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Some gabbing about RPGs

Galatolol 1
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I wanted to write this post in August, but I couldn't get myself to do it...

In the first decade of 21st century role-playing games were still a huge deal in Poland, much more popular than board games. Two most popular systems were Warhammer Fantasy Roleplay and Neuroshima. Ignacy Trzewiczek was the Polish guru of the former and his for years completely unprofitable publishing house, Portal Games, was the publisher of the latter. Neuroshima was the first true success of the firm, allowed it to survive and to slowly abandon RPGs in favour of, as it turned out, much more profitable board games.

So I used to be into RPGs, since it was the default activity of guys being into fantasy. It never was a true passion, I wasn't playing a lot (a couple of dozens of sessions over 10 years or so). However, I loved reading source books, scenarios, creating NPCs etc.

From gallery of Galatolol

My RPG shelf. On right Warhammer 2nd edition, then Neuroshima, and some random books

After I had fully discovered modern board games, I still happened to play a session of Neuroshima, but at every time I felt I'd rather play a board game. The logical conclusion was to abandon RPGs all along.

(One exception being brilliant InSpectres, a game that doesn't need much preparation and can be played in any setting)

When I established a (board) gaming group with friends, one of them wanted to try some RPGs and I refused. That was 7 years ago.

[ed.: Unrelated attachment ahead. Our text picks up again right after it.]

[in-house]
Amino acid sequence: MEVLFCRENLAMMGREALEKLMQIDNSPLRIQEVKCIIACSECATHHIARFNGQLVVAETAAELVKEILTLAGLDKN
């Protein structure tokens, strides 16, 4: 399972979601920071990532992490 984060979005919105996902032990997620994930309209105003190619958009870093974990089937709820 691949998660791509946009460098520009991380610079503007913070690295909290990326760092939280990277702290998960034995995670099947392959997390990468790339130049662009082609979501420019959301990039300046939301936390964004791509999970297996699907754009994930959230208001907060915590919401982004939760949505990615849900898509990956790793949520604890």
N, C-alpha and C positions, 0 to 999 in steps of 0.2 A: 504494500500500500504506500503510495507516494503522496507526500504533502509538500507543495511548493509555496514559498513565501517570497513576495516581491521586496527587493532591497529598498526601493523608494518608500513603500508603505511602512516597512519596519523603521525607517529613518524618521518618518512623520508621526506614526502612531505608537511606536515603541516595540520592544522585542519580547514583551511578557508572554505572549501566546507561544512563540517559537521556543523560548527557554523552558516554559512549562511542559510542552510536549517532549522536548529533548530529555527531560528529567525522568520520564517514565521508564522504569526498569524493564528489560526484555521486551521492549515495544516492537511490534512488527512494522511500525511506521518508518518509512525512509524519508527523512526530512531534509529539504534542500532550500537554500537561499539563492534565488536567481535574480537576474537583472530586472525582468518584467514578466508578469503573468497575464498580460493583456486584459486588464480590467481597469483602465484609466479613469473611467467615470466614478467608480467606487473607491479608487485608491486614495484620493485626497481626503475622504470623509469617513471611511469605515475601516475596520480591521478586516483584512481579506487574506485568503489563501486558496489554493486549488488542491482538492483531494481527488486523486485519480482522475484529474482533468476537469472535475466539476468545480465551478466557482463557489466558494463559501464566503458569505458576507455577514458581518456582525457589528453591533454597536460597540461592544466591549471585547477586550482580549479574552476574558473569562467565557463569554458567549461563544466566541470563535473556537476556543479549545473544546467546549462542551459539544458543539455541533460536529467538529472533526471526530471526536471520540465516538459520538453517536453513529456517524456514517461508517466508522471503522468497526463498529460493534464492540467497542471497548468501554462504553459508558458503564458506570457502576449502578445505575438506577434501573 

Now back to May of 2019. I talked with the same friend, and he raised the subject again, because he read some Cyberpunk source books and saw a bunch of kids playing (apparently the hobby is slightly less dead than I thought). Funnily enough, one day earlier I bought a Dog Eat Dog PDF, just to read out of curiosity how the theme is implemented. This time I agreed to play something the upcoming Summer.

I knew we had to choose a one-shot game that doesn't require to learn about lore. I made a research, again was buying many books (but this time in PDF), and Fiasco looked the most promising.

I heard about the game before, but wasn't interested since I'm not into movies and rarely watch them. This time, seeing that Fiasco was recommended by virtually everyone, I decided to look into it. This video bought me and I knew I had to try it.

Over the summer I manged to play Fiasco 3 times, with different friends, most of whom hadn't played an RPG before, and we had a blast.

This is truly a role-playing game. It is set in the real world (at least most of the playsets), so getting into character is easy. The game is just hilarious. It is GM-less, so the players have to collectively assure the coherence of the story, which isn't an easy task without revealing too much of what we want to do next... Once we know how to do it better, there should be some plot twists and more of unclear intentions.

I doubt that this experience made me or others want to try a classic, campaign-oriented system, but we're certainly will often get back to Fiasco.
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